Plants for Bottle Gardens

Gardening in a bottle is an option for growing moisture-loving plants, which thrive in the microclimate you create. Choose slow-growing plants that will not outgrow the container too soon. Avoid cacti and succulents because they prefer dry climates.

Coral Bead Plant

The coral bead plant (Nertera granadensis) produces bright orange berries. The small plant is often used as ground cover and is a good contrast to the green foliage of other plants in a bottle garden. It grows well in porous soil.

Lucky Bamboo

Lucky bamboo (Dracaena sanderiana) is often sold as an aquarium plant or grown in water and rocks, but it grows best in soil. The yellowish-green or pale-green leaves look like ribbons and add interest to a bottle garden or terrarium. It grows slowly, so trim back if it starts getting too tall. Long thin tweezers and scissors can be used for trimming if the bottle has a small opening.

Dwarf Crested Soft Shield Fern

The bluish gray-green leaves of the dwarf crested soft-shield fern grow on divided fronds. The fronds grow upright, and can grow up to 12 inches, but in a contained environment, the fern grows more slowly and stays smaller. The evergreen fern grows well in the moist environment of a bottle garden.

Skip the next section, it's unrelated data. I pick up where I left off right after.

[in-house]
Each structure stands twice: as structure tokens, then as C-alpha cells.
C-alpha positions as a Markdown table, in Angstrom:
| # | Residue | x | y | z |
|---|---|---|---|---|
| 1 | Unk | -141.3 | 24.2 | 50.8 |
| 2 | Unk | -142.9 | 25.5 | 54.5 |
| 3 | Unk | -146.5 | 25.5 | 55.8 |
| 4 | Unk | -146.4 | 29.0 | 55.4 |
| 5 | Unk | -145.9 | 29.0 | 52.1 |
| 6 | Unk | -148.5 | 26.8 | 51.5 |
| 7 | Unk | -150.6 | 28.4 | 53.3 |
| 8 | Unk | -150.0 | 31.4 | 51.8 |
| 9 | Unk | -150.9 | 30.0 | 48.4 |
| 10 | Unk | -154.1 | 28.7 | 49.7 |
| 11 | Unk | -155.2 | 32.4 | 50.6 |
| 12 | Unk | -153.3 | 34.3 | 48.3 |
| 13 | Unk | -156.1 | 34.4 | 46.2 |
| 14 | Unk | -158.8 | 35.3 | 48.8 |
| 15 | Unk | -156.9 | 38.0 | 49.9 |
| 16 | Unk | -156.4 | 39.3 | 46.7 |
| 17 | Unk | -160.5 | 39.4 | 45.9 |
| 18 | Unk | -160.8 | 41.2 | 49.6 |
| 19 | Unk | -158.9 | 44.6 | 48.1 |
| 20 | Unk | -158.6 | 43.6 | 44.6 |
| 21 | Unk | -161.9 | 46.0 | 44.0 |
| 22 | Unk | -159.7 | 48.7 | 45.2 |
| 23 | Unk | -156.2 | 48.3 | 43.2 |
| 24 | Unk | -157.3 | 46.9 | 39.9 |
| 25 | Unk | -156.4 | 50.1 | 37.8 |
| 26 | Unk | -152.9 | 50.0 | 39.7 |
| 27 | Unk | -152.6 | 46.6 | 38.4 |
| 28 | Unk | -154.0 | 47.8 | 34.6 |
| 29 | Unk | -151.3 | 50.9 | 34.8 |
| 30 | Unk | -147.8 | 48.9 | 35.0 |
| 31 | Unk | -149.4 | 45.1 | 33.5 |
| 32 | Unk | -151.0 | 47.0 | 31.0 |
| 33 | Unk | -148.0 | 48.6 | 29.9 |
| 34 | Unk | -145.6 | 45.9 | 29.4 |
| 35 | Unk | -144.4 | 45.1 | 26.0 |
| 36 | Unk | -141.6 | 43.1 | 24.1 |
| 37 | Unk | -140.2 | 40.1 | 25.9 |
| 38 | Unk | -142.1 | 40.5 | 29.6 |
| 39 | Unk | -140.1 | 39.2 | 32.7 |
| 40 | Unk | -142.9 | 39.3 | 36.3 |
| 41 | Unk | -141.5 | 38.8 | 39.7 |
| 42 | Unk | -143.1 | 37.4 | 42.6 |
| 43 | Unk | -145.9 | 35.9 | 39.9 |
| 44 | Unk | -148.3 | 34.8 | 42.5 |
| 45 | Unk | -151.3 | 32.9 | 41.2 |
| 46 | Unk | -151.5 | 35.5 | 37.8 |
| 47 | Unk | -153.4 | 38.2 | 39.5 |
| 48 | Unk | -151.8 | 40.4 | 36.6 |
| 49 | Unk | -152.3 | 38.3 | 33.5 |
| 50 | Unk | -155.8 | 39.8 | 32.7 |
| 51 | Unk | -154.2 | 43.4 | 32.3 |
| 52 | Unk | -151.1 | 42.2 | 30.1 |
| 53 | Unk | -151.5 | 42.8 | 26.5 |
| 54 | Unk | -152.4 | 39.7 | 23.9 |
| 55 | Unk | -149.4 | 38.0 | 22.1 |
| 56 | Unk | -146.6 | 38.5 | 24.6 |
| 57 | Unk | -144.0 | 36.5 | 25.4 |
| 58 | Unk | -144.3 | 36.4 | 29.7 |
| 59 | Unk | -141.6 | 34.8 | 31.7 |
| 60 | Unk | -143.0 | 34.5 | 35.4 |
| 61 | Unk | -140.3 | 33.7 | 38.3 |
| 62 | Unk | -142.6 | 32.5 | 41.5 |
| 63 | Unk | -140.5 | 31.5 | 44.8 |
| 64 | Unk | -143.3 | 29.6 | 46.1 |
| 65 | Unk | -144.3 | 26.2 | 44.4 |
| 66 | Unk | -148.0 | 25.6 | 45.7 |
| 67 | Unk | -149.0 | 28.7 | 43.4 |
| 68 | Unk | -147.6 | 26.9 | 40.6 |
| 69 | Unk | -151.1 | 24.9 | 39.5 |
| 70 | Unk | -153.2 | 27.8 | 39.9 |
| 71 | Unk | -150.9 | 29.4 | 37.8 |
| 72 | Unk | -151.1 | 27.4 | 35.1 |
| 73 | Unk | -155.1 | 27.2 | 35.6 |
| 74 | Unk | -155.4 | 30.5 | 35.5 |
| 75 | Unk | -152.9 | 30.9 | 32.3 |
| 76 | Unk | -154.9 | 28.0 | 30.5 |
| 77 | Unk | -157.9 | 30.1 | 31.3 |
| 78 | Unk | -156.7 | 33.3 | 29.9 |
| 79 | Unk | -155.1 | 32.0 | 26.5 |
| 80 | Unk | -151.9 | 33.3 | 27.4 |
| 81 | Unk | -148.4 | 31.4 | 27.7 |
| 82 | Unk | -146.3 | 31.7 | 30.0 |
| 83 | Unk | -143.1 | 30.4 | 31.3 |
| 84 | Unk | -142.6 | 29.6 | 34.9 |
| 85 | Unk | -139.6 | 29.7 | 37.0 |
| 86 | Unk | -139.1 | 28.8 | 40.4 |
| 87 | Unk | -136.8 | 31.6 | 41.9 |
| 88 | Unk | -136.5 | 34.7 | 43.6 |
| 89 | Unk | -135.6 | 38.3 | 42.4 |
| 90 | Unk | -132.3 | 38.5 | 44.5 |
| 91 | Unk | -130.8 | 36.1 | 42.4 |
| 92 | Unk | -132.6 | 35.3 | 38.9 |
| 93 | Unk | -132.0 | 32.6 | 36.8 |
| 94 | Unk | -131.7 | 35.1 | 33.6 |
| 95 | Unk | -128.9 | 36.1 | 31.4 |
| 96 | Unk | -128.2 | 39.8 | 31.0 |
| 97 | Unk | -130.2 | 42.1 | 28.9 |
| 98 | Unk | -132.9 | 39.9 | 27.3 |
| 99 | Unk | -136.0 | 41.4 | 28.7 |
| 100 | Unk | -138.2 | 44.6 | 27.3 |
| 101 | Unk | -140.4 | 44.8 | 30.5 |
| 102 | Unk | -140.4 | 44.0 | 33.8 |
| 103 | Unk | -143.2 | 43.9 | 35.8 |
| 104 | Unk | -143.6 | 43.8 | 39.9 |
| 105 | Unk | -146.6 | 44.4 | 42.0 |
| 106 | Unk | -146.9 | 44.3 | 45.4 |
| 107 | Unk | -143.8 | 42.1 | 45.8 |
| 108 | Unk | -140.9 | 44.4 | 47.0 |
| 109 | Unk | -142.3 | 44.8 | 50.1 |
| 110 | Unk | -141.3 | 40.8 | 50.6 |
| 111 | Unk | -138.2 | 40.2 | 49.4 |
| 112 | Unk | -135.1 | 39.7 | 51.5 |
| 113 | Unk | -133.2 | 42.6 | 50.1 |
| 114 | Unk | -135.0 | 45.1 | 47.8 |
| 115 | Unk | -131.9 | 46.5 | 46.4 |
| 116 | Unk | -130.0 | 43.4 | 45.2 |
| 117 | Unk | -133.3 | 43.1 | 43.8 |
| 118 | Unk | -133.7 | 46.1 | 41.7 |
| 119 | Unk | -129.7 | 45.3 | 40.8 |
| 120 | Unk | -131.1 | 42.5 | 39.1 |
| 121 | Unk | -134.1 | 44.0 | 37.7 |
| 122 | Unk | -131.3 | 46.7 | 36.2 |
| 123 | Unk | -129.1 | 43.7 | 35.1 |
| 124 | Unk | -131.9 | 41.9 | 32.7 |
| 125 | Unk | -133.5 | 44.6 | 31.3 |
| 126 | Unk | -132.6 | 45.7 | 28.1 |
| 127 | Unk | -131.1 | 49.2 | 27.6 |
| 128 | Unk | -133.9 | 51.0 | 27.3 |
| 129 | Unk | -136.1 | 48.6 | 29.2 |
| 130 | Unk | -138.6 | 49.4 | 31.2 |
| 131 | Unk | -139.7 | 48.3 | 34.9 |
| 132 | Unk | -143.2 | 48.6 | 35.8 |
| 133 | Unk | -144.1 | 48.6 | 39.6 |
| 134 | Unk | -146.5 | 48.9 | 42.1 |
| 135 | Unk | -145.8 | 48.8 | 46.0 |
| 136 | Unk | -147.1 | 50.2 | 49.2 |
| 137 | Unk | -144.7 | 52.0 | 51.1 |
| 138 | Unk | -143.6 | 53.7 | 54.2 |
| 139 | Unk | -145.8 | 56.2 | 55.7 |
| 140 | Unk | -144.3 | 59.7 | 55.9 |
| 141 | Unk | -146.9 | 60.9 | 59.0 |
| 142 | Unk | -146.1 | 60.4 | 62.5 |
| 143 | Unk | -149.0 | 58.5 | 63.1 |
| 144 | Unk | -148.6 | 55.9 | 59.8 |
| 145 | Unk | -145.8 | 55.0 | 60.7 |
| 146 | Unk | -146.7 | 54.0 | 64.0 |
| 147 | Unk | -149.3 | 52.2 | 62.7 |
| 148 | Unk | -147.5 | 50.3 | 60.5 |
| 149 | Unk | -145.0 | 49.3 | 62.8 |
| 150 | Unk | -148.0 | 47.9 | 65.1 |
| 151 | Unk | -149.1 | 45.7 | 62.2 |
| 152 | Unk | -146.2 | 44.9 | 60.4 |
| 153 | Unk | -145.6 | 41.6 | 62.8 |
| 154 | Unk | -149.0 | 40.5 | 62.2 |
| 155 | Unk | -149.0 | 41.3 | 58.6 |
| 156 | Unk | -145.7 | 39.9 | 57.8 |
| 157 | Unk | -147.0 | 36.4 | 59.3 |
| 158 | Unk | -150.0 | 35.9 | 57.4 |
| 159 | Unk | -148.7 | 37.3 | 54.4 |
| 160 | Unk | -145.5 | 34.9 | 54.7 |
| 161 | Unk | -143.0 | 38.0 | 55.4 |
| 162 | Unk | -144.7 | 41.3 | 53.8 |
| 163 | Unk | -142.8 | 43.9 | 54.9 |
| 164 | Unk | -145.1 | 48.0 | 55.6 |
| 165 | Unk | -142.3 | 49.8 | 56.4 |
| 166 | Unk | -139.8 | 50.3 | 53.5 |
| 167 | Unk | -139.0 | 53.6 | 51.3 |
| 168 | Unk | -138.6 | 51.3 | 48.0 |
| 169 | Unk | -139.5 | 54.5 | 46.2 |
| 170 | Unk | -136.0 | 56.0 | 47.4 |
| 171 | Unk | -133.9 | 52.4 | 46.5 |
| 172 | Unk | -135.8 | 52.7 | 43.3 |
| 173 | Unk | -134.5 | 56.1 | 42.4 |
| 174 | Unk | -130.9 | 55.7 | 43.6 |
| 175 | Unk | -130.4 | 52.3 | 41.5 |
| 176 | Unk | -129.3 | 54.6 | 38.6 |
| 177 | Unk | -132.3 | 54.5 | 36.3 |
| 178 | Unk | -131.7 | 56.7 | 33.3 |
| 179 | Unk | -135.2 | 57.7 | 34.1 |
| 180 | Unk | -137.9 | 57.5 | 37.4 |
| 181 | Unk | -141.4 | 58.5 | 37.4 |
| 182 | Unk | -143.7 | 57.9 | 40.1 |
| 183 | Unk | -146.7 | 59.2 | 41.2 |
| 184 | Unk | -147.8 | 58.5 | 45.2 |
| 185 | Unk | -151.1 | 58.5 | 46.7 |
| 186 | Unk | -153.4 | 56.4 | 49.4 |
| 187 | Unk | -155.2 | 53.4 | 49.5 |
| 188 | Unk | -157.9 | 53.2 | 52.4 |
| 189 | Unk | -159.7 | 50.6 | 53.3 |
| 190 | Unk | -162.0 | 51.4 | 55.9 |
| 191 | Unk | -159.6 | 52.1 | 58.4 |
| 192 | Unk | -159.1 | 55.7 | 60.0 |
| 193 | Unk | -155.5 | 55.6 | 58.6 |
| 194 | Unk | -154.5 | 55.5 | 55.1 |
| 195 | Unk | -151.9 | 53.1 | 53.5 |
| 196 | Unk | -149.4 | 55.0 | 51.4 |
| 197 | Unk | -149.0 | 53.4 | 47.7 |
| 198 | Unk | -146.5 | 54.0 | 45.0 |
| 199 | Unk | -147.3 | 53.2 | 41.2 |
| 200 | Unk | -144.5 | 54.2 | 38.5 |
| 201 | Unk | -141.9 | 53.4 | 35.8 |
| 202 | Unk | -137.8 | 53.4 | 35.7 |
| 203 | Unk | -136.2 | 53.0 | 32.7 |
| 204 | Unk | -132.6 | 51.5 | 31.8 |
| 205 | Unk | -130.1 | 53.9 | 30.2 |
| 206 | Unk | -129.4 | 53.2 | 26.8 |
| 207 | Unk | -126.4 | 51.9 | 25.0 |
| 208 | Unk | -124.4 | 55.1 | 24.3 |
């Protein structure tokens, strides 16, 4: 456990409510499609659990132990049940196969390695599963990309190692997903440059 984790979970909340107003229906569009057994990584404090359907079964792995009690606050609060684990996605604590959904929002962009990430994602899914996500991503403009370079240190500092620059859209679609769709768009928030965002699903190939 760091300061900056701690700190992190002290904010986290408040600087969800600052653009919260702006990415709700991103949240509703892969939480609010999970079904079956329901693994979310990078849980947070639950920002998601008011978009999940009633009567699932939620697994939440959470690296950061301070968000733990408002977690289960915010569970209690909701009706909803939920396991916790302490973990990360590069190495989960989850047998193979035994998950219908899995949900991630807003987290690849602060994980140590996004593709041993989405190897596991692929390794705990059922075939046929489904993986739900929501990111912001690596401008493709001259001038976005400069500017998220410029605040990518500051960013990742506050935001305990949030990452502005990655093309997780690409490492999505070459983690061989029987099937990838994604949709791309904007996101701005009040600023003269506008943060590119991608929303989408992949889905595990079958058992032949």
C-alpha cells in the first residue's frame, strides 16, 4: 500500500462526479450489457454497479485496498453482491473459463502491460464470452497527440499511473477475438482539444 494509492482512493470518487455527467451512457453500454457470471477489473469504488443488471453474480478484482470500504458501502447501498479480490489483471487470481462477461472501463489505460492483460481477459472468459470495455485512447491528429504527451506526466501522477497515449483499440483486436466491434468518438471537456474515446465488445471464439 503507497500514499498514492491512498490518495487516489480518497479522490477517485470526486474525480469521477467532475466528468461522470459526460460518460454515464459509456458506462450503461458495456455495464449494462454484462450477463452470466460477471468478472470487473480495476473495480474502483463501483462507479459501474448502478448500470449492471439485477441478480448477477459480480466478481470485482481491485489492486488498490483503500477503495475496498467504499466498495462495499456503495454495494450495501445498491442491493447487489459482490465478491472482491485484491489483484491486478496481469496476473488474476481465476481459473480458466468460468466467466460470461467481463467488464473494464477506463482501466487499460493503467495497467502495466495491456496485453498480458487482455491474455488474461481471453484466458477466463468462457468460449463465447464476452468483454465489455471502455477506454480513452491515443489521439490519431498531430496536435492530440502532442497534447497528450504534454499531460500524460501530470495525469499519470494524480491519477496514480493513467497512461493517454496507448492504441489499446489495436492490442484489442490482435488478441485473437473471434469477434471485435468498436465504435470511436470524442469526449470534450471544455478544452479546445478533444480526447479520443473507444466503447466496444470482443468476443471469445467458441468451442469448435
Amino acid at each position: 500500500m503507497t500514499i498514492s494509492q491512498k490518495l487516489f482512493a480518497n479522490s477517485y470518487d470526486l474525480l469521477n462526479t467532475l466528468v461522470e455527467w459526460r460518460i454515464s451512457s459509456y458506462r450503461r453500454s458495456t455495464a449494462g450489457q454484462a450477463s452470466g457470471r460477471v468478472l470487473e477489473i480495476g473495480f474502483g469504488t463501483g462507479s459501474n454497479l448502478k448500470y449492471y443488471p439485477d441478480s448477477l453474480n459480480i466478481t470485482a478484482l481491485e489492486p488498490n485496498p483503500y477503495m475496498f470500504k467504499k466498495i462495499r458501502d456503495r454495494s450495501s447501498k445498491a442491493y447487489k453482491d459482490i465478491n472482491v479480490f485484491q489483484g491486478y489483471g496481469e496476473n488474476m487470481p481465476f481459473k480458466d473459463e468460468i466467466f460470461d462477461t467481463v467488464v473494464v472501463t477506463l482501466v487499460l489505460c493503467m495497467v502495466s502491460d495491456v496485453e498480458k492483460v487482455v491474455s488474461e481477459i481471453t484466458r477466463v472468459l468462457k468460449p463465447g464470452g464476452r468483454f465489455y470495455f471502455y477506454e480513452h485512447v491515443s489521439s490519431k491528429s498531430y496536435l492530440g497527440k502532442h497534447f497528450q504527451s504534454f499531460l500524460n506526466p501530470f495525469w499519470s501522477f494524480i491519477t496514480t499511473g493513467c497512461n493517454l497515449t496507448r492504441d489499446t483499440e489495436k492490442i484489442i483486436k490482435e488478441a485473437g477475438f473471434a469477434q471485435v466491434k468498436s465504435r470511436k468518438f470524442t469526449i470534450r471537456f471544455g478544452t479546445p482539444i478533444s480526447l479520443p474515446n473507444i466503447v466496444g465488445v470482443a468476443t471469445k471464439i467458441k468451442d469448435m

Tillandsia Caput-Medusae

Caput-medusae is perennial bromeliad also called an "air plant" because it does not grow in soil. Put a small piece of driftwood in the glass bottle and attach the plant to the wood with glue to keep it in place. Caput-medusae has rosettes of pale green leaves. It produces slender spikes with tube-like blue flowers with red interior petals. The humidity of a bottle garden is ideal for the bromeliad.


Mosaic plant, or Fittonia, has large green leaves, accented with white or pink veins. The plant thrives in bottle gardens because it loves humidity. It also is short and grows close to the ground, making it suitable for a small space. Fittonia produces small white flowers.

Creeping Fig

Creeping fig (Ficus pumila) grows much smaller than other varieties of the fig species. It is used mostly as ground cover, but grows well in a miniature garden setting. Its small, dark-green leaves grow on long, slender stems that can grow long if left unchecked. In a bottle garden, the vine will need to be cut back once a month to keep it from taking over the garden, so it's best to use these in a bottle garden that has an opening to allow trimming.

Keywords: miniature garden, dwarf fern, terrarium plants, bottle garden planting

About this Author

Carmel Perez Snyder is a freelance writer living in Florida. She attended the University of Missouri and has been a journalist for more than 12 years. Her work has appeared in the AARP Bulletin, the Oklahoma Gazette, the Amarillo Globe-News, and eHow.